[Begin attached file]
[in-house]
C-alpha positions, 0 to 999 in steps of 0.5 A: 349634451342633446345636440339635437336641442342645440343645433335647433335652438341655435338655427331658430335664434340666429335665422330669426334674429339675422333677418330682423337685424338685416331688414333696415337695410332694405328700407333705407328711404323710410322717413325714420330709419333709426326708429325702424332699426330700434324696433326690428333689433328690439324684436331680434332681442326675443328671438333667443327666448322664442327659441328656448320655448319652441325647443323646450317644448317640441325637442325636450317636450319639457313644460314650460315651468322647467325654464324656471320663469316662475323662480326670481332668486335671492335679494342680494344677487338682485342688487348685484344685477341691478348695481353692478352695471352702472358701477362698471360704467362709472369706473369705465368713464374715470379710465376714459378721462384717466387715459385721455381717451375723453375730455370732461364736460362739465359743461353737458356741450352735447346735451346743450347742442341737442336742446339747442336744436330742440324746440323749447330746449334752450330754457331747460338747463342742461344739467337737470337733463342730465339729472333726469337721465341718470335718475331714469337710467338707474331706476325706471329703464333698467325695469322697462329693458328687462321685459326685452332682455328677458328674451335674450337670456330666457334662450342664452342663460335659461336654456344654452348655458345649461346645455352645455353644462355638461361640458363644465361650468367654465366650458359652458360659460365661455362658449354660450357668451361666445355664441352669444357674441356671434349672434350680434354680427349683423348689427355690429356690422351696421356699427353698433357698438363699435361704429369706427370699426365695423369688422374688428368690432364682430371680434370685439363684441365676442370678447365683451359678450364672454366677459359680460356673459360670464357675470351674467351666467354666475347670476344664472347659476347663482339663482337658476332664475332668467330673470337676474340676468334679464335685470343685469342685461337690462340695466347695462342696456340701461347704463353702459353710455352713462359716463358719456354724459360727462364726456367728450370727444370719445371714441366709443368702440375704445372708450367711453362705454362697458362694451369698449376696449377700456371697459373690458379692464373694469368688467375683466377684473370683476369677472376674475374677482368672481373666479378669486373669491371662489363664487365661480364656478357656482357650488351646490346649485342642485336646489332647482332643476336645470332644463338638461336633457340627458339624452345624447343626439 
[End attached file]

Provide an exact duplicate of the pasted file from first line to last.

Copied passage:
[in-house]
C-alpha positions, 0 to 999 in steps of 0.5 A: 349634451342633446345636440339635437336641442342645440343645433335647433335652438341655435338655427331658430335664434340666429335665422330669426334674429339675422333677418330682423337685424338685416331688414333696415337695410332694405328700407333705407328711404323710410322717413325714420330709419333709426326708429325702424332699426330700434324696433326690428333689433328690439324684436331680434332681442326675443328671438333667443327666448322664442327659441328656448320655448319652441325647443323646450317644448317640441325637442325636450317636450319639457313644460314650460315651468322647467325654464324656471320663469316662475323662480326670481332668486335671492335679494342680494344677487338682485342688487348685484344685477341691478348695481353692478352695471352702472358701477362698471360704467362709472369706473369705465368713464374715470379710465376714459378721462384717466387715459385721455381717451375723453375730455370732461364736460362739465359743461353737458356741450352735447346735451346743450347742442341737442336742446339747442336744436330742440324746440323749447330746449334752450330754457331747460338747463342742461344739467337737470337733463342730465339729472333726469337721465341718470335718475331714469337710467338707474331706476325706471329703464333698467325695469322697462329693458328687462321685459326685452332682455328677458328674451335674450337670456330666457334662450342664452342663460335659461336654456344654452348655458345649461346645455352645455353644462355638461361640458363644465361650468367654465366650458359652458360659460365661455362658449354660450357668451361666445355664441352669444357674441356671434349672434350680434354680427349683423348689427355690429356690422351696421356699427353698433357698438363699435361704429369706427370699426365695423369688422374688428368690432364682430371680434370685439363684441365676442370678447365683451359678450364672454366677459359680460356673459360670464357675470351674467351666467354666475347670476344664472347659476347663482339663482337658476332664475332668467330673470337676474340676468334679464335685470343685469342685461337690462340695466347695462342696456340701461347704463353702459353710455352713462359716463358719456354724459360727462364726456367728450370727444370719445371714441366709443368702440375704445372708450367711453362705454362697458362694451369698449376696449377700456371697459373690458379692464373694469368688467375683466377684473370683476369677472376674475374677482368672481373666479378669486373669491371662489363664487365661480364656478357656482357650488351646490346649485342642485336646489332647482332643476336645470332644463338638461336633457340627458339624452345624447343626439 